THE hottest new store to open just in time for the women’s collections of Paris Fashion Week sells nothing but men’s shoes. And very expensive men’s shoes at that.
Naturally, its hotness has as much to do with the name on the door as it does with the rather fantastical shoes on display, some covered in metallic spikes, others hand-embroidered by Lesage, and one pair, with tassels made of strings of real pearls, that costs 1,495 euros, or just over $2,000.
Twenty years after Christian Louboutin opened his first store here, selling staggering heels with his signature red soles, the designer has leveled the playing field with one just for men, at 19, rue Jean-Jacques Rousseau, a few steps from Les Halles. Mr. Louboutin had previously sold a few men’s styles in his original women’s store next door, but there was so much demand for them that it became a problem.
“It didn’t look so good,” he said. “Sometimes women feel uncomfortable when men stare at them when they try on shoes.”
Not to get too worked up over a shoe store, but this could well be a harbinger of an era when you will start seeing men stopping on the street, changing from flip-flops to Louboutins as they walk into a party or an important meeting. The shoes are so ridiculously expensive that you would not want to risk despoiling them by touching the ground; the detail of their decoration is reminiscent of courtiers’ shoes last seen in the court of Versailles, like a pair of blue loafers with embroidery of metallic threads that mimic the design of a cap-toe brogue. Those are closer to $2,100. The store also offers a custom service in which it will replicate a client’s tattoo as embroidery on a shoe starting at around $8,000.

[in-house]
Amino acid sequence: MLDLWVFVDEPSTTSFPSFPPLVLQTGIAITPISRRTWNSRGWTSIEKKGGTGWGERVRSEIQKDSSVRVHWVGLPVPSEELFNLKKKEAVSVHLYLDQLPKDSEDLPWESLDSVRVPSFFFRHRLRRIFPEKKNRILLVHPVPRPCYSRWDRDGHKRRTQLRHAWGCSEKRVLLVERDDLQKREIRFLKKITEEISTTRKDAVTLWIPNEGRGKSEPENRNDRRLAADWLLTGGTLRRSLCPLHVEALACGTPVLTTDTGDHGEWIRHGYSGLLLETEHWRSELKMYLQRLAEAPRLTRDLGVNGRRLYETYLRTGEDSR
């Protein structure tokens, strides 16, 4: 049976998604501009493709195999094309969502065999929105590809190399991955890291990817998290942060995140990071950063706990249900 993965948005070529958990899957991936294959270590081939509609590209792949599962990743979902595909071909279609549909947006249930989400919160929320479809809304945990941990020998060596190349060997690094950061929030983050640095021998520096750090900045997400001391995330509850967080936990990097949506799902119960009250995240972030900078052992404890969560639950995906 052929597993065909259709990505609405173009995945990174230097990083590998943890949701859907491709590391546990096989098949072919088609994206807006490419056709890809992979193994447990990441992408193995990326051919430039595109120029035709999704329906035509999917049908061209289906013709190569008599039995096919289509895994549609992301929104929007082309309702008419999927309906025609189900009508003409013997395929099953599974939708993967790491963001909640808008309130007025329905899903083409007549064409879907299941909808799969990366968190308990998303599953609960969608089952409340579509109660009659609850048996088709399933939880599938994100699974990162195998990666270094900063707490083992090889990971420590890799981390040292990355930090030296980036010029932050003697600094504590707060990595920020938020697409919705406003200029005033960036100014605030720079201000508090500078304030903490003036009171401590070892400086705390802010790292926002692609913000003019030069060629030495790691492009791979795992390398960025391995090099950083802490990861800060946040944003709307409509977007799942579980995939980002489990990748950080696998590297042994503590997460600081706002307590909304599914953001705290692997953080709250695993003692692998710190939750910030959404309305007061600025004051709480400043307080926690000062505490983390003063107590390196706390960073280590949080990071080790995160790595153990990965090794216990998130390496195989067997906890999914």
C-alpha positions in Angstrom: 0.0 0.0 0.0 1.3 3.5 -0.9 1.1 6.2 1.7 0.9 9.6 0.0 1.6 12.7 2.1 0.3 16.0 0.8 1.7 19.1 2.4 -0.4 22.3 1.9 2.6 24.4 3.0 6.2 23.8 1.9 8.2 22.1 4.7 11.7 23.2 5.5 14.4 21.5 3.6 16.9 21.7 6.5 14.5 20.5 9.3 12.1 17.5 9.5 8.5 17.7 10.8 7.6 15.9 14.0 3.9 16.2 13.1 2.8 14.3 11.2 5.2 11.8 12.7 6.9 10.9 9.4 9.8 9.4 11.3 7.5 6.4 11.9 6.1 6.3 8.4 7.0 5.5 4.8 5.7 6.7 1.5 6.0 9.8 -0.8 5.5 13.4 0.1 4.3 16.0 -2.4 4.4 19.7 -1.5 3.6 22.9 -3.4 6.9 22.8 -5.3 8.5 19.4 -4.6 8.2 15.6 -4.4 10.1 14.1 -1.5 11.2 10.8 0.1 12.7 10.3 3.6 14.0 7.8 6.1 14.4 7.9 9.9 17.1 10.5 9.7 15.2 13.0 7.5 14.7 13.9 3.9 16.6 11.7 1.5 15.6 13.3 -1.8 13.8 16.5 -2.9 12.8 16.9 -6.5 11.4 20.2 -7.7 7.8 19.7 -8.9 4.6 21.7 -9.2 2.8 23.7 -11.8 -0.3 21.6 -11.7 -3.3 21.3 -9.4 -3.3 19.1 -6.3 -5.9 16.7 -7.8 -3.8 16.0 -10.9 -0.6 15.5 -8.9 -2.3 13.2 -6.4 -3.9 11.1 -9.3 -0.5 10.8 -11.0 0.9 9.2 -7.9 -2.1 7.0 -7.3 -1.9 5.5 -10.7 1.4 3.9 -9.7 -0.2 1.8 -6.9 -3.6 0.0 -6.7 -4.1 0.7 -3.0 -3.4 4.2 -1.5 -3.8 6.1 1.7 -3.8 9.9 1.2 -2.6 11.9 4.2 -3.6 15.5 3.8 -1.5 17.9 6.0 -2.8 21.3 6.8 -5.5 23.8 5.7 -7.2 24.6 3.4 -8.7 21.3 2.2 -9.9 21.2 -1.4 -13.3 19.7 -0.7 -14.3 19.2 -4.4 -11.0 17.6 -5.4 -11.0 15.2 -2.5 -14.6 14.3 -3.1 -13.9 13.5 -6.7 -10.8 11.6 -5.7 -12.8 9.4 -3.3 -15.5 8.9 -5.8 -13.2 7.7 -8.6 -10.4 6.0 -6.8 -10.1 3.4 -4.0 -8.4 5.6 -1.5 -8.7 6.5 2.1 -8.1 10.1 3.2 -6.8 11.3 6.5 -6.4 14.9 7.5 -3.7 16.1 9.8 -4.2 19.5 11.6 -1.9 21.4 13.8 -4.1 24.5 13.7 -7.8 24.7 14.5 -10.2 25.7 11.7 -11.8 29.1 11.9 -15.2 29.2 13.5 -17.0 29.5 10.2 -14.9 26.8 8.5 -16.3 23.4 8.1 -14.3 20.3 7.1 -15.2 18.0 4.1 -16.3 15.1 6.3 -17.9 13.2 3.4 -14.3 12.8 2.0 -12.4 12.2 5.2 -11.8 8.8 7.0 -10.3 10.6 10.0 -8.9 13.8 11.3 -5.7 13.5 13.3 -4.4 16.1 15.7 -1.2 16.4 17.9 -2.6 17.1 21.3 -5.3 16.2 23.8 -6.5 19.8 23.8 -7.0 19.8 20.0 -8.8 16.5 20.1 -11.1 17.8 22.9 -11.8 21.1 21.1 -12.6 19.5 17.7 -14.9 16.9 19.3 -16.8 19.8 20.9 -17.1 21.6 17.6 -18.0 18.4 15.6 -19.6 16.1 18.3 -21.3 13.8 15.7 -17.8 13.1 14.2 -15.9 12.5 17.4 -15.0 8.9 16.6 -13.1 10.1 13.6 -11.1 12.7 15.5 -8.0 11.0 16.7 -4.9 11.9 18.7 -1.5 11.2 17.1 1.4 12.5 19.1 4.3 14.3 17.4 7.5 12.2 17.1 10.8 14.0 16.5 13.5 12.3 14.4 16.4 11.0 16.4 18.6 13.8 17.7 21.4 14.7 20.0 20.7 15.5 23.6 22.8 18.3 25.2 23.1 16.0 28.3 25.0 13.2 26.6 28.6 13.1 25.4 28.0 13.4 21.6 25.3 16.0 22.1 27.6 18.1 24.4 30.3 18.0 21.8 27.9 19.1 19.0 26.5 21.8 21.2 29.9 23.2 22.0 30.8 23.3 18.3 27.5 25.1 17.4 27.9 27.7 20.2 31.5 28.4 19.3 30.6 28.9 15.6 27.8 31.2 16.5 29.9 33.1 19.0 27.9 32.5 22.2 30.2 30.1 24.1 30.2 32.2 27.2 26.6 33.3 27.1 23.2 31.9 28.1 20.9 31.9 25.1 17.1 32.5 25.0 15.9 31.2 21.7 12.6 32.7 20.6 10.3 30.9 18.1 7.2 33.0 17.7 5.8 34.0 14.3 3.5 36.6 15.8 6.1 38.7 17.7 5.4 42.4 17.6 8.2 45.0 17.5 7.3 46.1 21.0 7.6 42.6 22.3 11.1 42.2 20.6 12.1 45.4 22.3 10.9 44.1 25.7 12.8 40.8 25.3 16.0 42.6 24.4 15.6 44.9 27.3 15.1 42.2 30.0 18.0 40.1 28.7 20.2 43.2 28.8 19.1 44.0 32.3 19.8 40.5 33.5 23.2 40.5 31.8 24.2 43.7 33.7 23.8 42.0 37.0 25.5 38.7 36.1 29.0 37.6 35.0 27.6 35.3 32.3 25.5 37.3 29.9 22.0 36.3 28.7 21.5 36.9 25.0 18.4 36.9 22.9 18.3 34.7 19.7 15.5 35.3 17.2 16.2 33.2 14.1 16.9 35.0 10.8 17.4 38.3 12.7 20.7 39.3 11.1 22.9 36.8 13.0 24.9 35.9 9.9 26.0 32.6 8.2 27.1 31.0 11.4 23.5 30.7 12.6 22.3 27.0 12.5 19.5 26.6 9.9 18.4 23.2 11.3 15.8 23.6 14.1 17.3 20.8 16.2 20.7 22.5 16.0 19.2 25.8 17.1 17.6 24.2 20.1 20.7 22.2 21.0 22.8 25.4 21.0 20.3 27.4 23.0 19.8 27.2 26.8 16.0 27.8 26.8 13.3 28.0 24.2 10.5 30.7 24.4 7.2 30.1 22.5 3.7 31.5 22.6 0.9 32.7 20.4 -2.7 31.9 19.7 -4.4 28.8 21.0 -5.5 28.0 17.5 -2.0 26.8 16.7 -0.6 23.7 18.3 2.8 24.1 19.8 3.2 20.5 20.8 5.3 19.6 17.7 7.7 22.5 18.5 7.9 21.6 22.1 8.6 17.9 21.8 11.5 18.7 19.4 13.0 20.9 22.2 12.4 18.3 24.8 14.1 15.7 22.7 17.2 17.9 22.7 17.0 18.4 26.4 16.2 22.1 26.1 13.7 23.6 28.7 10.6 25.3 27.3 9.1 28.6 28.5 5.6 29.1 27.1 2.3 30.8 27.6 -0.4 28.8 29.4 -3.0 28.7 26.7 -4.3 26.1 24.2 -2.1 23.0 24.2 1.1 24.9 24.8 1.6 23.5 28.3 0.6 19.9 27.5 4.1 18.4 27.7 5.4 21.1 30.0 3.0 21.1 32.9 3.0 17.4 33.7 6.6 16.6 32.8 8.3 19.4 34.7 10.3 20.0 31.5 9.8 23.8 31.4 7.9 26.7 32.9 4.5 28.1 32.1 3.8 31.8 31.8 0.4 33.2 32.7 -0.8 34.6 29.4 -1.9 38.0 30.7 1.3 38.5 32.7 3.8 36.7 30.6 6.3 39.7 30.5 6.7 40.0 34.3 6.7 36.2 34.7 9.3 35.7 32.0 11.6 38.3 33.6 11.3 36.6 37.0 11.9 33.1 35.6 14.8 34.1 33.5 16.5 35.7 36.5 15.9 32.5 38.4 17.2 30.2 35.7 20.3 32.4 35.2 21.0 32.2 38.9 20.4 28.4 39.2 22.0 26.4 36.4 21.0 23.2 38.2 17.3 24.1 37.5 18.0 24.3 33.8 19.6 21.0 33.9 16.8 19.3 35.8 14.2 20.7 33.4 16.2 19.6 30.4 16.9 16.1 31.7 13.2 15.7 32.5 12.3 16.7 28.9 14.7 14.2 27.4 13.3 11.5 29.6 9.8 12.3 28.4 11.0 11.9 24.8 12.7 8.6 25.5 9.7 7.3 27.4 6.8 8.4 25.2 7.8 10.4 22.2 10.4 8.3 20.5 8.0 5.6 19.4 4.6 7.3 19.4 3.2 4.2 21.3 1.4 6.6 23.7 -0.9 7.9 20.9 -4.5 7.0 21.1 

It may sound out of line with economic realties, but Mr. Louboutin’s store is doing quite well. Since it opened a month ago, Mr. Louboutin said, he has sold more than 20 pairs of shoes each day. On Tuesday afternoon, a young man who had just bought a pair of spike-studded high-tops recognized the designer and asked for a picture.
Mr. Louboutin may have lost a legal case against Yves Saint Laurent this summer over the use of a red sole, for which he holds a trademark, but he has moved on to better projects. For one, Rizzoli will publish a monograph of his work next month.Continue reading the main story